Visual Autism

Margaret Reynolds, Susan M. Culican

Research output: Contribution to journalReview articlepeer-review

Abstract

Autism spectrum disorder (ASD) is a lifelong neurodevelopmental disorder characterized by deficits in social communication and restricted, repetitive behaviors. It affects approximately 2.2% of children. Both genetic and environmental risk factors have been identified for ASD. Visual comorbidities are relatively common among children with ASD. Between 20 and 44% of ASD children have visually significant refractive error, on-third have strabismus, and one-fifth have amblyopia. In addition, ASD is 30 times more common in children with congenital blindness. It is unknown whether the association of ASD with visual morbidity is causal, comorbid, or contributing. Structural and functional abnormalities have been identified in MRIs of ASD children, and ASD children have been noted to have aberrant eye tracking. ASD children with visually significant refractive errors and poor spectacle compliance (present in 30% of ASD children) offer the opportunity for investigation into how improved visual acuity influences ASD behaviors. In this review, we focus on what is known of the visual system, refractive surgery, and ASD.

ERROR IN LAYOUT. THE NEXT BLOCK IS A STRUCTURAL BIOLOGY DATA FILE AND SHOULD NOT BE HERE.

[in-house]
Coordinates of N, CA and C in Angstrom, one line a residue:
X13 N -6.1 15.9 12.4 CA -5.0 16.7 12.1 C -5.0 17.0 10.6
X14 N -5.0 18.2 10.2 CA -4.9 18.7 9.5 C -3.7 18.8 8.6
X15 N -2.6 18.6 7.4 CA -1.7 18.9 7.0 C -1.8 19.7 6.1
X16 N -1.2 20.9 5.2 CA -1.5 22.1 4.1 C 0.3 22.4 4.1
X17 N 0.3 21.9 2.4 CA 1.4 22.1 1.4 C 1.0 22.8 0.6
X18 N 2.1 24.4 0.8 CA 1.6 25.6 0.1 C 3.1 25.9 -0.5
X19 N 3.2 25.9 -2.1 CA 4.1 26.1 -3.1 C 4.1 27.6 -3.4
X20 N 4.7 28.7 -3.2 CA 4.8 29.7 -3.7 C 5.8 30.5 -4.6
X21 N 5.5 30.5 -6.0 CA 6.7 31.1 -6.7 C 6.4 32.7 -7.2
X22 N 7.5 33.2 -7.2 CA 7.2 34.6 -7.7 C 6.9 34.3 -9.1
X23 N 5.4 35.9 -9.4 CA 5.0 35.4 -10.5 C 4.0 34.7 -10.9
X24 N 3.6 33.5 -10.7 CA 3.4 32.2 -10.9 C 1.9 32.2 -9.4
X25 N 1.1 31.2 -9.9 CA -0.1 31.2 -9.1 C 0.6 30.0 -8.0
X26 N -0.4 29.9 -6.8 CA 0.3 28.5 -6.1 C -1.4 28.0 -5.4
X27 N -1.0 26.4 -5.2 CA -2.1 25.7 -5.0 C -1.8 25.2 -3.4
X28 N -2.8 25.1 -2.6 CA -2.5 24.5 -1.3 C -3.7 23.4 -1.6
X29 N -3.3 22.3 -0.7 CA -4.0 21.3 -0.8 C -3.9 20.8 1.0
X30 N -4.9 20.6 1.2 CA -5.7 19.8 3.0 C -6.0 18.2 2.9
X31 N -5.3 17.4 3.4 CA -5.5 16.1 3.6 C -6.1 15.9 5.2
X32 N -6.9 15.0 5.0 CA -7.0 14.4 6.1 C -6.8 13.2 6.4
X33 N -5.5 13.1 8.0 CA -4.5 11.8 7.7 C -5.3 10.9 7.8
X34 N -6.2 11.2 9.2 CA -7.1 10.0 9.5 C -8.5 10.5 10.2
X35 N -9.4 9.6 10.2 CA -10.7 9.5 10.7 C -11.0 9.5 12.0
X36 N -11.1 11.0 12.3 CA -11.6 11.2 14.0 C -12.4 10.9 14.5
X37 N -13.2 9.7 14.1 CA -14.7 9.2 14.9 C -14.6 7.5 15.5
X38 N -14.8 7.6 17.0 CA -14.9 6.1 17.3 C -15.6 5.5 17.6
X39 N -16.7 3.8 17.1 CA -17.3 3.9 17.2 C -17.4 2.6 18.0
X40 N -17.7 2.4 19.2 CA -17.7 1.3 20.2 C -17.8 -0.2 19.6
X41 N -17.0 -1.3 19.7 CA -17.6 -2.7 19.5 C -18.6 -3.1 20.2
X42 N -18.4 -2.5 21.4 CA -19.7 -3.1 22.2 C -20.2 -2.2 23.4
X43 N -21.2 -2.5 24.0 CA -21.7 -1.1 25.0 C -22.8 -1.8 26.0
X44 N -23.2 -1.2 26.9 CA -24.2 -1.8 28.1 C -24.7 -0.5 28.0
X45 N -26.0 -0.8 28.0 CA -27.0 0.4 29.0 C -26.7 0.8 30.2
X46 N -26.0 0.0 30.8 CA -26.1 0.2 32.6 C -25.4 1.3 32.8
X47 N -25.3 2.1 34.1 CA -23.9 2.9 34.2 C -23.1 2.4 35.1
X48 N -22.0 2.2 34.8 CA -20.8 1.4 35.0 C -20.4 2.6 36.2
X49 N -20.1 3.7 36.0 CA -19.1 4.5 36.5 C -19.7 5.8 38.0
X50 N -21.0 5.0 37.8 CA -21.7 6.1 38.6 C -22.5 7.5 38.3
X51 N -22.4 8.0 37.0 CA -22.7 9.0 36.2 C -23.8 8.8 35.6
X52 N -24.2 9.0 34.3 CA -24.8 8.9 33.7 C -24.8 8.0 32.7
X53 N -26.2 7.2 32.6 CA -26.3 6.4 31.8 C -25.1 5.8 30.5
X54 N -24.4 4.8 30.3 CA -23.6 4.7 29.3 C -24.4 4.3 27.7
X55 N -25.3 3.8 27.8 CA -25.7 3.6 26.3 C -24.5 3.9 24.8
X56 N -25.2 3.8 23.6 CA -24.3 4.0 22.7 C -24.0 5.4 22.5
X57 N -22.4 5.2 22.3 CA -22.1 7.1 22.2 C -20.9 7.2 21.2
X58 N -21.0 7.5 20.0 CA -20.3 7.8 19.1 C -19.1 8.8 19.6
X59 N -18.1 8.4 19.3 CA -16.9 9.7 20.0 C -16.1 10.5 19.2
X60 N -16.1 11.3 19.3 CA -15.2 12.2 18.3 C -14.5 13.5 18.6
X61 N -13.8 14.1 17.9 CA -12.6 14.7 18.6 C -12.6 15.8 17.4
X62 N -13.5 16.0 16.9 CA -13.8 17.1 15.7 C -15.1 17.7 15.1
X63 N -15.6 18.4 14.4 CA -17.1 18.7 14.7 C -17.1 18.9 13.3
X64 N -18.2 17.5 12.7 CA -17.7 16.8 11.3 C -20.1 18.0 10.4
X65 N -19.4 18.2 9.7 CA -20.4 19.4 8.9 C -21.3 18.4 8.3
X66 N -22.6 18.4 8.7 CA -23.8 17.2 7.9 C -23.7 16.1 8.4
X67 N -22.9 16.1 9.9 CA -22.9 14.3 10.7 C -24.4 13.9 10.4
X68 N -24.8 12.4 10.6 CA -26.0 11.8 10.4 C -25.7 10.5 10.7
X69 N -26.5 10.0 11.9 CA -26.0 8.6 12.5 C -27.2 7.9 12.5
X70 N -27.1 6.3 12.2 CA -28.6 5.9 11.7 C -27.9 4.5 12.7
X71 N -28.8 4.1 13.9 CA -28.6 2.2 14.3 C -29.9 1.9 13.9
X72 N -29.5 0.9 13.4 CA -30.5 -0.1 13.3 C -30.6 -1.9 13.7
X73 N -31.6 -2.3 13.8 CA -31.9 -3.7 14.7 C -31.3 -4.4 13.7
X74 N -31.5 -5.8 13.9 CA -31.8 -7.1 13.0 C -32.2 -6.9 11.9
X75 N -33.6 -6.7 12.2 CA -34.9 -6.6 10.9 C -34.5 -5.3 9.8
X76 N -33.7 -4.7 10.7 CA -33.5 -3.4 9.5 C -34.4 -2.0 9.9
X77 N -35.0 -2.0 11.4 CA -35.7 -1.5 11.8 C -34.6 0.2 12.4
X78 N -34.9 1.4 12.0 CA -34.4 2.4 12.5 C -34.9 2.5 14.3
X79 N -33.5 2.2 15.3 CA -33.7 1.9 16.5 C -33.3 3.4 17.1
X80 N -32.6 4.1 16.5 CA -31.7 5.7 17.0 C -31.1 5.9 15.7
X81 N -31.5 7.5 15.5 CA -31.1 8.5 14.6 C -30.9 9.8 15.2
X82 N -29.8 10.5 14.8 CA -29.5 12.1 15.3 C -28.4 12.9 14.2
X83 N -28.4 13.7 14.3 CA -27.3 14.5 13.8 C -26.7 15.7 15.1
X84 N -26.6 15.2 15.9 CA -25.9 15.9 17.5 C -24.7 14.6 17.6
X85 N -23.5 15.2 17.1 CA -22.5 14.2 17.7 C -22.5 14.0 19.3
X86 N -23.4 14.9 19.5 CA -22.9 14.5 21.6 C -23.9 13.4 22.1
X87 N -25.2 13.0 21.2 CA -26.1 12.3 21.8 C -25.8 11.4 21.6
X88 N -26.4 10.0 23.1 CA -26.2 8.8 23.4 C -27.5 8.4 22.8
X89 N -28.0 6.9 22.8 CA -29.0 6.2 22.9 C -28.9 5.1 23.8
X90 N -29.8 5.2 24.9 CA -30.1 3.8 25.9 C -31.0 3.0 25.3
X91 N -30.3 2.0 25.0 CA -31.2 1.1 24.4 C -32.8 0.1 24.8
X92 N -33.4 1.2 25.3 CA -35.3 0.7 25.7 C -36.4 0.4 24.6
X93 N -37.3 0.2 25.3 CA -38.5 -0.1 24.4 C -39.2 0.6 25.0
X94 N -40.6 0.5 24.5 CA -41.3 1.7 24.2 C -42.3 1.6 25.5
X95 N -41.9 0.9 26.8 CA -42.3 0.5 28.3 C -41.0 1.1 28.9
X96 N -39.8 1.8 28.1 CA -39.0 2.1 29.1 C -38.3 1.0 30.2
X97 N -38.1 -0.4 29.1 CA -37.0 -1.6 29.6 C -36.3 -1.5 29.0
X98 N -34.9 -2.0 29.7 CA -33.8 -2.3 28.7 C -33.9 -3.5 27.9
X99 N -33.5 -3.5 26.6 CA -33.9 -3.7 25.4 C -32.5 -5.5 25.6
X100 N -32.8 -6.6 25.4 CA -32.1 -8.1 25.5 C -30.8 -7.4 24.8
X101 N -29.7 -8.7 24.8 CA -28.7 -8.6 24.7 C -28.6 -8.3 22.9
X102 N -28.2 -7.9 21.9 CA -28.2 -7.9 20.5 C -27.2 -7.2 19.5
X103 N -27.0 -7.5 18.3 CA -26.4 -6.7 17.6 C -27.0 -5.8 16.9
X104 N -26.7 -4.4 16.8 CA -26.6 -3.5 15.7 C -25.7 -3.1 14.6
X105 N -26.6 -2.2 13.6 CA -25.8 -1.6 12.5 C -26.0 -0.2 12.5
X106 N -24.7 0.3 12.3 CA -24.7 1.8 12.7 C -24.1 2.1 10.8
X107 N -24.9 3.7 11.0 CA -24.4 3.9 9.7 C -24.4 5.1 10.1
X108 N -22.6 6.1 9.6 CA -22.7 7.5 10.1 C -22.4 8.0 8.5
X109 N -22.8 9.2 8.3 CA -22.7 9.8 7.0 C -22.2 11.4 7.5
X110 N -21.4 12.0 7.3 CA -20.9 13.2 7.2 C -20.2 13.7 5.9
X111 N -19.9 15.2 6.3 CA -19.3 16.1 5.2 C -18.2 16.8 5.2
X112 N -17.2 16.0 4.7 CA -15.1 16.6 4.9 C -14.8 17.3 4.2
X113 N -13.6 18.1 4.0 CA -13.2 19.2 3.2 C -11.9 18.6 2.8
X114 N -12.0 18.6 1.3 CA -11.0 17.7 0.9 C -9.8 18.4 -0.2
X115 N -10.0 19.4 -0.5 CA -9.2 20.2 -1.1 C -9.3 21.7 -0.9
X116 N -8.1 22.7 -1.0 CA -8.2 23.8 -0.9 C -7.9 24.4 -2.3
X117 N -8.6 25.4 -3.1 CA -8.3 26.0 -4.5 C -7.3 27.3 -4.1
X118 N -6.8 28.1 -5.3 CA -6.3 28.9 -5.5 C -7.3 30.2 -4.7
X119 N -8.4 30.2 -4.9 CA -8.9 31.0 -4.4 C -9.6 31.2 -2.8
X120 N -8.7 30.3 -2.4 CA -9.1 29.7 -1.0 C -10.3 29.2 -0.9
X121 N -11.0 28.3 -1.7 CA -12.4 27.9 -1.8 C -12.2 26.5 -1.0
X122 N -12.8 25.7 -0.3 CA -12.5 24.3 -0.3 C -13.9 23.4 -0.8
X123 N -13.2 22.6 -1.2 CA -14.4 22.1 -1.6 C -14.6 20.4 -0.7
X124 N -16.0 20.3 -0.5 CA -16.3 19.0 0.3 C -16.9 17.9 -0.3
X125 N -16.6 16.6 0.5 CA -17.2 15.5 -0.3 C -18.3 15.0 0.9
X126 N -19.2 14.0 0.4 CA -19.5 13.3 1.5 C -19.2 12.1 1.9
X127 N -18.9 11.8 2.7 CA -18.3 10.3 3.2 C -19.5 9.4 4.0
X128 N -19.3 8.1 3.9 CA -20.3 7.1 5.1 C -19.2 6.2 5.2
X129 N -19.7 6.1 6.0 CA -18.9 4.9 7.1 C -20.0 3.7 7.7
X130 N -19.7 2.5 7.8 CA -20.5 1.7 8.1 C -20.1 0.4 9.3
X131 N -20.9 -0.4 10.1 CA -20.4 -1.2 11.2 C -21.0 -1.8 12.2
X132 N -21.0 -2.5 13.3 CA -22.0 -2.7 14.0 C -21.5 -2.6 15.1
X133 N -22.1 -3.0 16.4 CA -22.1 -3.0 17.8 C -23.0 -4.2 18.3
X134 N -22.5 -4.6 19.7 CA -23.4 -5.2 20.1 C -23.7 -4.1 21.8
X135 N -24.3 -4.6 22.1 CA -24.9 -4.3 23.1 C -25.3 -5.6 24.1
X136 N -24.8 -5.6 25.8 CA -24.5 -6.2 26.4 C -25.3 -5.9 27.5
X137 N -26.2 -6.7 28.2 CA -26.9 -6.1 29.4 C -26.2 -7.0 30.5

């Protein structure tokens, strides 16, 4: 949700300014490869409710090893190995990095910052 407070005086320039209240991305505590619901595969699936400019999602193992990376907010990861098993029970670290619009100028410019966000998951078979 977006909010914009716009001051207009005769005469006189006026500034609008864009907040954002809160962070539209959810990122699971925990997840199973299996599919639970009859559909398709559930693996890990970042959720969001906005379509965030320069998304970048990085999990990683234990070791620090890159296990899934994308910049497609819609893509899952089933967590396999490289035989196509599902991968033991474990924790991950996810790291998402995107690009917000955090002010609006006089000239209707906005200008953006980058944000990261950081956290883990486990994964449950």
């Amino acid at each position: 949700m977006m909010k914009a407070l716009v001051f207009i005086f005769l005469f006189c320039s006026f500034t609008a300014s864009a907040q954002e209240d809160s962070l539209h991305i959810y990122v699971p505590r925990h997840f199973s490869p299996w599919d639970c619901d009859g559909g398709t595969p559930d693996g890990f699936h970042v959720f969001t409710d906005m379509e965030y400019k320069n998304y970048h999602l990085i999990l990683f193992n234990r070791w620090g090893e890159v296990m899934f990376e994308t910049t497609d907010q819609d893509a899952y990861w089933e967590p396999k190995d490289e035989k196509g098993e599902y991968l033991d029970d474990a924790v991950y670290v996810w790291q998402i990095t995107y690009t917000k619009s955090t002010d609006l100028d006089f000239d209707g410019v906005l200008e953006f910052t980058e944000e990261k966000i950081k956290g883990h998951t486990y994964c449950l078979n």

Original languageEnglish
Article number606
JournalChildren
Volume10
Issue number4
DOIs
StatePublished - Apr 2023

Keywords

  • autism spectrum disorder
  • blindism
  • congenital blindness
  • visual autism

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